cvs commit: src/sys/net radix.c
luigi at FreeBSD.org
Thu Apr 22 00:53:01 PDT 2004
i knew this would be a bit controversial :)
On Wed, Apr 21, 2004 at 10:19:53PM -0700, Darren Reed wrote:
> I would suggest that if you (or anyone else) has trouble reading
> the code, then read Stevens. The variable naming, etc, is not
isn't it even better if you find the documentation in the code itself
(and perhaps up to date) rather than having to resort to external
> really the hard part of this code to grasp, it's the structures
> and how they interact and interconnect. Look in that book, see
> where all the arrows go in the diagrams. Perhaps I should say
that part is unchanged and i do not have any intention of changing it,
nor interfaces. BTW the hard parts of the code in radix.c (rn_addmask(),
rn_addroute(), rn_delete() and so on) are _not_ documented in Stevens'
book so there is little if any motivation to preserve the lexical format
of the code.
> On the contrary, what you need is to understand the relationship
> between all the data structures and the who/what/where/how/why
> of their use.
these were indeed part of my changes:
+ * Most of the functions in this code assume that the key/mask arguments
+ * are sockaddr-like structures, where the first byte is an u_char
+ * indicating the size of the entire structure.
+ * To make the assumption more explicit, we use the LEN() macro to access
+ * this field. It is safe to pass an expression with side effects
+ * to LEN() as the argument is evaluated only once.
+ * Whenever we add a new leaf to the tree, we also add a parent node,
+ * so we allocate them as an array of two elements: the first one must be
+ * the leaf (see RNTORT() in route.c), the second one is the parent.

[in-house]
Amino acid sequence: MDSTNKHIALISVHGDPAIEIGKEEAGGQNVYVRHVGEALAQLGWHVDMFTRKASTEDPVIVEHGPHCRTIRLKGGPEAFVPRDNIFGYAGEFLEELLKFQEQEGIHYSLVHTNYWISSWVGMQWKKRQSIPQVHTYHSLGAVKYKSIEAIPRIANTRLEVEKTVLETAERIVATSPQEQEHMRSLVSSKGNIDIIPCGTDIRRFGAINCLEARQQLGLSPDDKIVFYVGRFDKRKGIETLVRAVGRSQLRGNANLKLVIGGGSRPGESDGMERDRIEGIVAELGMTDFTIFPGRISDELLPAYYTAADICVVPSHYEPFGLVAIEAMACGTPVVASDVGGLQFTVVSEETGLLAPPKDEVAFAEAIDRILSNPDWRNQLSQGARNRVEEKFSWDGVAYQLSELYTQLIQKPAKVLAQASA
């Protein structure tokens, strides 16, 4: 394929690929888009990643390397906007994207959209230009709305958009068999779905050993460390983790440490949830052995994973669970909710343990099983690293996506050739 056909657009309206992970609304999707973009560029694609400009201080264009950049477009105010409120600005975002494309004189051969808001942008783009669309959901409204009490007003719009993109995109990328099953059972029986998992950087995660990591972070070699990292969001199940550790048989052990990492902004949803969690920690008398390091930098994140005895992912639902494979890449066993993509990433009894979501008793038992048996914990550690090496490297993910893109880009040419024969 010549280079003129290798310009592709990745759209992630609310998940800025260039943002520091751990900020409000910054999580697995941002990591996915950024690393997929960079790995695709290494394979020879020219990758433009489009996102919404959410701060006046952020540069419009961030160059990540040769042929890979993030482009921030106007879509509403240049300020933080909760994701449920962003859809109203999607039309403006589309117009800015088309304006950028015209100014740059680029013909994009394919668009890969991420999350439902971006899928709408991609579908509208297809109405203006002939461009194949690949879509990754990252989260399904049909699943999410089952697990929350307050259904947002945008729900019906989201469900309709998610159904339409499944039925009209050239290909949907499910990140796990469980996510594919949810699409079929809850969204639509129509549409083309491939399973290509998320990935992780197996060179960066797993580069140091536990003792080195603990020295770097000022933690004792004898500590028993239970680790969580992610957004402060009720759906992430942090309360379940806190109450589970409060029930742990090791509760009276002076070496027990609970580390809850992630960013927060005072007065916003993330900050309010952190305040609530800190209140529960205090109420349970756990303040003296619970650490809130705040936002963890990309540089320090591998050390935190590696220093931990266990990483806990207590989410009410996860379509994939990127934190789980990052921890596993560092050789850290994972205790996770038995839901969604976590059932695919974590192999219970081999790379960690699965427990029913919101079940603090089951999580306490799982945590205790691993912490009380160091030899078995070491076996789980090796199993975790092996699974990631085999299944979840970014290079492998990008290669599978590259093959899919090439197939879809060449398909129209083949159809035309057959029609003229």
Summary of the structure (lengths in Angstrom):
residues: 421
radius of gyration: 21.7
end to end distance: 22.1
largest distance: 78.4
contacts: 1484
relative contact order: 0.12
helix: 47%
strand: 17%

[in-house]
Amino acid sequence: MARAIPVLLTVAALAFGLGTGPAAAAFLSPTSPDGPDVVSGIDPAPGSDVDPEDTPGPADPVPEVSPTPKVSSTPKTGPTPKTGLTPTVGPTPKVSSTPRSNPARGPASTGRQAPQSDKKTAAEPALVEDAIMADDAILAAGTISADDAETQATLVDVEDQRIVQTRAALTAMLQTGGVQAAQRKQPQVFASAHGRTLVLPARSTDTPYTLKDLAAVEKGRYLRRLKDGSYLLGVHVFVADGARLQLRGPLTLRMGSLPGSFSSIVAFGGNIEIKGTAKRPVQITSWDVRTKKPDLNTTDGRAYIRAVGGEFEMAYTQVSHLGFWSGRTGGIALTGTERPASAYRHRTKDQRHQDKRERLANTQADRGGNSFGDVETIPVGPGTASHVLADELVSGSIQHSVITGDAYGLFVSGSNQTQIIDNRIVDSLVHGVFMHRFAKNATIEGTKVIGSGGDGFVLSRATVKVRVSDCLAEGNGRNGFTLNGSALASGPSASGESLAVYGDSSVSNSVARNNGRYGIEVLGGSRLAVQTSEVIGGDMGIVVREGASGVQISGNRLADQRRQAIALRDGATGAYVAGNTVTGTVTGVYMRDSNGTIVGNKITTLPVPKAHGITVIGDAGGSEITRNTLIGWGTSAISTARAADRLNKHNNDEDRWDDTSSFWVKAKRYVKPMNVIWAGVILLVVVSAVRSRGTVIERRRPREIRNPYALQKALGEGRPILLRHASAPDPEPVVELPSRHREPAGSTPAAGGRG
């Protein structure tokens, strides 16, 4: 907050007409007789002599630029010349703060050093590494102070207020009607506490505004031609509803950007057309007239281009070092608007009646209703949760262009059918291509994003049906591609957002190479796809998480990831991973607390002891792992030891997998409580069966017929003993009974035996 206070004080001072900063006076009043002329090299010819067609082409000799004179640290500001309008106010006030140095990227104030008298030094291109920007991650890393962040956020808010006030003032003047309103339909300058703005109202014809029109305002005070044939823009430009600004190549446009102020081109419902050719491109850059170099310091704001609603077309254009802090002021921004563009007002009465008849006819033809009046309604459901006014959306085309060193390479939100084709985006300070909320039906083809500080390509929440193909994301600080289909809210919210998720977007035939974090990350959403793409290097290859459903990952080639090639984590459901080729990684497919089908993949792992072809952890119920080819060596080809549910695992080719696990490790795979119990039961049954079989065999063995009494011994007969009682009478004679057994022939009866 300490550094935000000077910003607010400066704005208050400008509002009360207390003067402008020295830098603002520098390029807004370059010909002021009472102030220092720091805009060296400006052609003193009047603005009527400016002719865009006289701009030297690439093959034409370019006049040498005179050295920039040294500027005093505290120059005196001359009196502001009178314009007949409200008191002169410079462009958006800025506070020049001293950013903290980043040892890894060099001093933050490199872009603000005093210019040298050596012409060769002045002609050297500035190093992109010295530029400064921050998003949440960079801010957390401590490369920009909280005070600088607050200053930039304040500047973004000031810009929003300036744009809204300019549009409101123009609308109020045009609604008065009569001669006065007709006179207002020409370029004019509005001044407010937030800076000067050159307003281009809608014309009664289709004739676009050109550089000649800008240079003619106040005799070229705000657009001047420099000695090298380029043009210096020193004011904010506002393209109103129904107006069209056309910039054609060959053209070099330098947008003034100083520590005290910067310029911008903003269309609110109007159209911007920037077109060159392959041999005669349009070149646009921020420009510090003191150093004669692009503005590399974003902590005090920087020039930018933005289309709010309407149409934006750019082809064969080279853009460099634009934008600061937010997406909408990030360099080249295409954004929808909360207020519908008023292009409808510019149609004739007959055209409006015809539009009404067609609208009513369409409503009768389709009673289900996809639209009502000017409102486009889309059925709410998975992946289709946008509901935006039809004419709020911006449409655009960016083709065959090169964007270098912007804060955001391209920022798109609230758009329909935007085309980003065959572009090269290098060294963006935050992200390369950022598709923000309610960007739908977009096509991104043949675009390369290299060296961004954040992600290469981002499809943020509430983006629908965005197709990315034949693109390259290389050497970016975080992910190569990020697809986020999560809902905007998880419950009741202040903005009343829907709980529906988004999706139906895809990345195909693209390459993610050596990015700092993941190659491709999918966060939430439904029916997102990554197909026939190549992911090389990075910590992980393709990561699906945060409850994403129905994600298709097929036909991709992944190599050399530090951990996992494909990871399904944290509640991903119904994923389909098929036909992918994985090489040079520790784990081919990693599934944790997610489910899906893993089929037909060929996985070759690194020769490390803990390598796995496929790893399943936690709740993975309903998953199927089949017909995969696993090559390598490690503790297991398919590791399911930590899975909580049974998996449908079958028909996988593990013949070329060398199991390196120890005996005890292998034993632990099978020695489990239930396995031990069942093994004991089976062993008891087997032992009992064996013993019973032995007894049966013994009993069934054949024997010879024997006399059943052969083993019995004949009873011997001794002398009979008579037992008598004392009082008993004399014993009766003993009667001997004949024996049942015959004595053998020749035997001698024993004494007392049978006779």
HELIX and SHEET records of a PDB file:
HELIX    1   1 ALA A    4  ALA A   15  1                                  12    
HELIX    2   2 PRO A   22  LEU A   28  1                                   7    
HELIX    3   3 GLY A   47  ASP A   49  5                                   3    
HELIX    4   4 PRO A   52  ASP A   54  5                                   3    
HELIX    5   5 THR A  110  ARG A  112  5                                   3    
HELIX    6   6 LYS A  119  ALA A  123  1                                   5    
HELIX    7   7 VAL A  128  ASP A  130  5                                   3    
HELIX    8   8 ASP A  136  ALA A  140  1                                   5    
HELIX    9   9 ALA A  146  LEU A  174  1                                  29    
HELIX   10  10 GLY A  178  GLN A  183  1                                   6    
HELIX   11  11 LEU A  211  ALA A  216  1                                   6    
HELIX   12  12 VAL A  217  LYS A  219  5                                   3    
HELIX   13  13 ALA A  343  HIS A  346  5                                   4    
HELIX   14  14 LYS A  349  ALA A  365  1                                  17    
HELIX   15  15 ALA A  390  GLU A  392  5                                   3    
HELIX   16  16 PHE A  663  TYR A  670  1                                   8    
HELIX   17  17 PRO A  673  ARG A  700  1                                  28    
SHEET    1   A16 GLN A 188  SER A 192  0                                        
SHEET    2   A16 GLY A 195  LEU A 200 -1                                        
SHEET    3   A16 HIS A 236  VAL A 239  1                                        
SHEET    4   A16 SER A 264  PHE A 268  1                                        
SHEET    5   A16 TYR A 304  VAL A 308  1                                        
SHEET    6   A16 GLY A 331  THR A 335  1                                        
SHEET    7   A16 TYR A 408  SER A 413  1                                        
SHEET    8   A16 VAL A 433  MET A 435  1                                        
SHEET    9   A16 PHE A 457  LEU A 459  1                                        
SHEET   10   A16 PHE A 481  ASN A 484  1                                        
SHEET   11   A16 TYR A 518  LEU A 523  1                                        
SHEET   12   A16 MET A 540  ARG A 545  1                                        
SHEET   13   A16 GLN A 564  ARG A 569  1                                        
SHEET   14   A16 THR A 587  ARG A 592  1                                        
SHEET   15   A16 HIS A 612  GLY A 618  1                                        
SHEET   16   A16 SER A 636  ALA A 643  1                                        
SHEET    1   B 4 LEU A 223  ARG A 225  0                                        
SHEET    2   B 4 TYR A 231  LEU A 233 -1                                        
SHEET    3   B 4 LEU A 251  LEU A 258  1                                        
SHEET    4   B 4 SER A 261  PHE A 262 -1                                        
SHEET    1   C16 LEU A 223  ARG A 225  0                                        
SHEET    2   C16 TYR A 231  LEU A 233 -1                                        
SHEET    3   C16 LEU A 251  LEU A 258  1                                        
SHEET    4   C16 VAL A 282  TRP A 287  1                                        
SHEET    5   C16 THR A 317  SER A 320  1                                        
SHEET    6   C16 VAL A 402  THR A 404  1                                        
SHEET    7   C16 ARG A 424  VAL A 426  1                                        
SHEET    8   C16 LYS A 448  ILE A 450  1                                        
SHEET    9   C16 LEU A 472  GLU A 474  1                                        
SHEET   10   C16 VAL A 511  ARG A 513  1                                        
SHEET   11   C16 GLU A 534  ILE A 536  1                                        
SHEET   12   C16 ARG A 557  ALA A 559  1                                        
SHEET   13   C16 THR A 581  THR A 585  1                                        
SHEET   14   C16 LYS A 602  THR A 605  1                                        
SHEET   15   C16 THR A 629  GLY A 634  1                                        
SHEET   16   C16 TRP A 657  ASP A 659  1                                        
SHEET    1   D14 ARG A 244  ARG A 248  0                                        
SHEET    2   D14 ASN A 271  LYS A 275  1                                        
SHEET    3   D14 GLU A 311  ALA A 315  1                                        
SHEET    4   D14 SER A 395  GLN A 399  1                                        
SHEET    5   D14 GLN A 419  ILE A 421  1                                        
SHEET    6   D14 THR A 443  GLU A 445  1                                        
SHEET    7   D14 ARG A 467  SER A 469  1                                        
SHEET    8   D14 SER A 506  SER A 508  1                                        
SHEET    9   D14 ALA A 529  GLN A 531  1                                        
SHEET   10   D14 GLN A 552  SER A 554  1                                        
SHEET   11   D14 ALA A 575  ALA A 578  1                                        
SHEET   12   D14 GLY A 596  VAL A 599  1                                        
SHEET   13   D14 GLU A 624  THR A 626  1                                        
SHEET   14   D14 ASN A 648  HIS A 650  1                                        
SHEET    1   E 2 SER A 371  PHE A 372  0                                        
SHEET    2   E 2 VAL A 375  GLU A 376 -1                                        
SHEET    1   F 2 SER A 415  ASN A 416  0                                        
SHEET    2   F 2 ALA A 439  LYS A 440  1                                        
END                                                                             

+ * This routine initializes the relevant fields of the nodes, so that
+ * the leaf is the left child of the parent node, and both nodes have
+ * (almost) all all fields filled as appropriate.
+ * (XXX some fields are left unset, see the '#if 0' section).
+ * The function returns a pointer to the parent node.
+ * Convert a 'struct radix_node *' to a 'struct rtentry *'.
+ * The operation can be done safely (in this code) because a
+ * 'struct rtentry' starts with two 'struct radix_node''s, the first
+ * one representing leaf nodes in the routing tree, which is
+ * what the code in radix.c passes us as a 'struct radix_node'.
+ * But because there are a lot of assumptions in this conversion,
+ * do not cast explicitly, but always use the macro below.
+#define RNTORT(p) ((struct rtentry *)(p))
> But don't forget that at least the way the radix code "was" had the
> backing of a number of chapters in a book that explain(ed/s) it all
> and so it has an advantage over IPv6/KAME...
as i said, the part that i [plan to] touch is the undocumented one.
Additionally, we need to make progress. The entire routing structure
is incredibly expensive time and spacewise -- e.g each entry in the
routing table consumes 80 bytes + the metrics + the 2 sockaddr,
which 5-10 times the space you need for an optimised implementation
of the routing tree for ipv4. Maybe it was ok when you had 1000
entries in the table, not anymore when you have large BGP tables
to push in the kernel.
We need to be able to provide specialised (and efficient) versions
of the code for selected address families -- this likely will
cause a change in the APIs, with a compatibility layer to
let old code still work.
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